Sunday, September 07, 2003
Muslims sensing both outrage and community support
Mujahid Abdullah and his wife sometimes get stares when they step outside the confines of Beale Air Force Base for grocery shopping or recreation.
They are both Muslims. Abdullah's wife wears a hijab, or Islamic headdress.
It appears to be a second wave of fear and anger Abdullah says he senses in Americans since the Sept. 11, 2001, terrorist attacks.
This wave is tied to the Iraqi war, and there are reasons for it, he said.
U.S. Army Pvt. Jessica Lynch was captured in the war and sustained multiple injuries and fractures. Many American troops were killed in the war and even more have died in the months since the war ended. And the Iraqi people are protesting the presence of the American forces on Iraqi soil.
"There is something in the atmosphere (now) that's not different than what happened in the few months after Sept. 11," said Abdullah, who recently retired from the Air Force as a master sergeant.
"You can almost feel it," he said.
A range of anti-Muslim issues and events have challenged the American Muslims everyday life in the United States in the past two years, said Helal Omeira, executive director of the Council on American-Islamic Relations' Northern California chapter.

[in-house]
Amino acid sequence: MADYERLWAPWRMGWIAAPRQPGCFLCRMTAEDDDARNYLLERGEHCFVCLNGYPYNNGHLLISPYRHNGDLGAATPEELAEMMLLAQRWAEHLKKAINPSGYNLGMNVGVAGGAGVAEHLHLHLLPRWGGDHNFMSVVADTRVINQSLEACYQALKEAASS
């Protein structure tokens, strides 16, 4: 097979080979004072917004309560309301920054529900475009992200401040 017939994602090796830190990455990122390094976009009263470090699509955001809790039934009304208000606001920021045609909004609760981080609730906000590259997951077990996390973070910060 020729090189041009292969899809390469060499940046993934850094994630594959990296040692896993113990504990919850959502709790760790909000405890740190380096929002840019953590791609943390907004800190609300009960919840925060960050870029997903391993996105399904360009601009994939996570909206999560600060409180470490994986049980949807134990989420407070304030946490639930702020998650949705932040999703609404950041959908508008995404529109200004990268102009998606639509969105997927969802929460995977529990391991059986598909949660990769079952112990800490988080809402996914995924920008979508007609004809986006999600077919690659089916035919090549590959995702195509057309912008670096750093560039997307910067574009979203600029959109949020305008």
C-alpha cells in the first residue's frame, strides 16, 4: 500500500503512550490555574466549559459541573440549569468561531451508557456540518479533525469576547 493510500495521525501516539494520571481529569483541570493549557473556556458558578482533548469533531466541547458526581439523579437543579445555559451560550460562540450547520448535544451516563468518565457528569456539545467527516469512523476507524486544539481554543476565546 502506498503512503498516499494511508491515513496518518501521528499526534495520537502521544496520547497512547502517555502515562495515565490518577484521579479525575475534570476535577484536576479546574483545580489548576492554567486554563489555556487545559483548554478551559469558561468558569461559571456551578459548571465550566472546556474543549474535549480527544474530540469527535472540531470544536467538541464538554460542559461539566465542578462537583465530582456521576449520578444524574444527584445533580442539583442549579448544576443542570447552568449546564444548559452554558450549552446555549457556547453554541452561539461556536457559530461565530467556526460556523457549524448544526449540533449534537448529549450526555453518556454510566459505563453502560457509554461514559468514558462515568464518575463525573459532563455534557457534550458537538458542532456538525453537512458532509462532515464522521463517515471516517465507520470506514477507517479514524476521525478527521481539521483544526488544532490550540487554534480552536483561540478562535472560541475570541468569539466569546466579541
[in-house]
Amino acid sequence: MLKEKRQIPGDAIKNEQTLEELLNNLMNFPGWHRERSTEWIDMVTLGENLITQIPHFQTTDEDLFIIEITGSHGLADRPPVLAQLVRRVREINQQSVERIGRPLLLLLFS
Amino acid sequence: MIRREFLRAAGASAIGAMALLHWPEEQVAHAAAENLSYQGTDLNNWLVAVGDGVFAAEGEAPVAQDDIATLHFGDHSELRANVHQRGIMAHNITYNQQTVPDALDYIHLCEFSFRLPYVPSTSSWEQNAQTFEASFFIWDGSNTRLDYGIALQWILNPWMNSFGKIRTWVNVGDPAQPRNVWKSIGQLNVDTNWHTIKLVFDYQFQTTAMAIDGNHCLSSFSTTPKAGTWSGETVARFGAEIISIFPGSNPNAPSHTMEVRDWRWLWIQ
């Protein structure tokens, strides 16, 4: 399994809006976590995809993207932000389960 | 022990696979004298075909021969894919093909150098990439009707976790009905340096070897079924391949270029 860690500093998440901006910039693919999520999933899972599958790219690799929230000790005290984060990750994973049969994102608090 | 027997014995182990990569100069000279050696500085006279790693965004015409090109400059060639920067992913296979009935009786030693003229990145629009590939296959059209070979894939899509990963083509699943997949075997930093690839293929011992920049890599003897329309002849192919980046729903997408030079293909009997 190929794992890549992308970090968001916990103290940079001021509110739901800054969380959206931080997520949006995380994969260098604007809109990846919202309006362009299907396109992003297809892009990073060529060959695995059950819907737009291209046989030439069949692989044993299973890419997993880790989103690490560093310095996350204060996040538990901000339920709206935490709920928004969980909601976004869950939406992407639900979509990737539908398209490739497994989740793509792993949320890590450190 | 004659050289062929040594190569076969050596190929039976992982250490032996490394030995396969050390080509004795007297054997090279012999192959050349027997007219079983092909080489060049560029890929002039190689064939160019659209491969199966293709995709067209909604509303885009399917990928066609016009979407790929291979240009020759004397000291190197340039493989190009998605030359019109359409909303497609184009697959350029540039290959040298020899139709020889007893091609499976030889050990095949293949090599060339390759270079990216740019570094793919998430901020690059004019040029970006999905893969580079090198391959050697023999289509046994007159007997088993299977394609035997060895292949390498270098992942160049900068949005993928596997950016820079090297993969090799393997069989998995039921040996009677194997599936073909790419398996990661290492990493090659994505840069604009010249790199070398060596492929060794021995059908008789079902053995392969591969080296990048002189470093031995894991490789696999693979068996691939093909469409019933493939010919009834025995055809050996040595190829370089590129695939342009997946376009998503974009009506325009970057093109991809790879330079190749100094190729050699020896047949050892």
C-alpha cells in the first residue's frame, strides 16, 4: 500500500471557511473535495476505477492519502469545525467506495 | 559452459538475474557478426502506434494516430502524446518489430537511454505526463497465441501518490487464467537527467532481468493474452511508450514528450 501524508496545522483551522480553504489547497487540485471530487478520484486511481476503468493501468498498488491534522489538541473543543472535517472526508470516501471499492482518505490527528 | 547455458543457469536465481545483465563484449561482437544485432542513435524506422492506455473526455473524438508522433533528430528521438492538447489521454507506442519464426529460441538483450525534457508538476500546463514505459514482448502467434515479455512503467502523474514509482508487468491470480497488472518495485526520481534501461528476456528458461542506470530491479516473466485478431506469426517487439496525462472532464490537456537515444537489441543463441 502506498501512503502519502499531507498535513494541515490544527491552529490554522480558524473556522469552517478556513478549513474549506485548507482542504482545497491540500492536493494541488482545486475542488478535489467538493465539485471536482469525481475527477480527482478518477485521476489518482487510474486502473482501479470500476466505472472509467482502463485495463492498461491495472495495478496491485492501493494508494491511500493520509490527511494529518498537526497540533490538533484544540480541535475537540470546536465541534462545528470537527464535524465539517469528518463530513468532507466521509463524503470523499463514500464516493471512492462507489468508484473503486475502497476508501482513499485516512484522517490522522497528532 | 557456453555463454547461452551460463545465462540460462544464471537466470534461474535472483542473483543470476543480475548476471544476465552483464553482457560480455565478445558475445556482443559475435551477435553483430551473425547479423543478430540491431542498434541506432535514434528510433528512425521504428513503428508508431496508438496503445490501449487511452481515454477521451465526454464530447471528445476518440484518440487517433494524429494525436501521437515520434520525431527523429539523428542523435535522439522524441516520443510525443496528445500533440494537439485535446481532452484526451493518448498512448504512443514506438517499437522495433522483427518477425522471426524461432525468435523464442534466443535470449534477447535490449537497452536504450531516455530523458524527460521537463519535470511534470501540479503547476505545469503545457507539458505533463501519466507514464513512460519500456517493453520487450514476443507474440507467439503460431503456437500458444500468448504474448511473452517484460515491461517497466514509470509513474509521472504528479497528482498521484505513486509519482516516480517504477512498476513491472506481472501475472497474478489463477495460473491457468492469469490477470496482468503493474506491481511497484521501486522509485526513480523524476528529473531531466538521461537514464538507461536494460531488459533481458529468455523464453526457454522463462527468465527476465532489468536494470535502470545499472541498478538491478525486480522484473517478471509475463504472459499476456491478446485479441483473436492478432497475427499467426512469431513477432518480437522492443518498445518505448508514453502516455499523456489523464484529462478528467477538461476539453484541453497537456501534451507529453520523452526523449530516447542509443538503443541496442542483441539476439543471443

He said those issues and events include backlash from the American public, racial profiling and detention of Muslims by law enforcement and at airport terminals, FBI interrogation and domestic registration of immigrants, among others.
"It's such a diverse pot of things that are happening, it's hard to put your finger on it," Omeira said.
He goes on to ask, "Was it really traumatic for the community? Yes, absolutely."
Despite the various struggles Muslims sustained after Sept. 11, Omeira said there also has been an outpouring of support and love from non-Muslim American neighbors and community members.
The Sept. 11 attacks also forced Muslims to do some soul-searching and reach out to the community-at-large, Abdullah said. He emphasizes that more of that needs to happen, though.
Aly Barakat of Yuba City remembers the days after the tragedy. He was in his men's clothing store at The Mall at Yuba City when a few teenagers started causing trouble, attempting to steal merchandise, he said.
Barakat said he asked them to step outside. A passer-by asked the teenagers what happened, he said. The man later directed his anger at Barakat, calling him a terrorist and ordering him to leave the country, Barakat said.
The incident shocked him, he said. Since the Sept. 11 terrorism, he said incidents of discrimination and racist remarks have risen.
"Why do we have to pay the price if we haven't done it?" Barakat asked, referring to the attacks.
Abdullah said his daughter's friends were spat on when the family lived in Melbourne, Fla.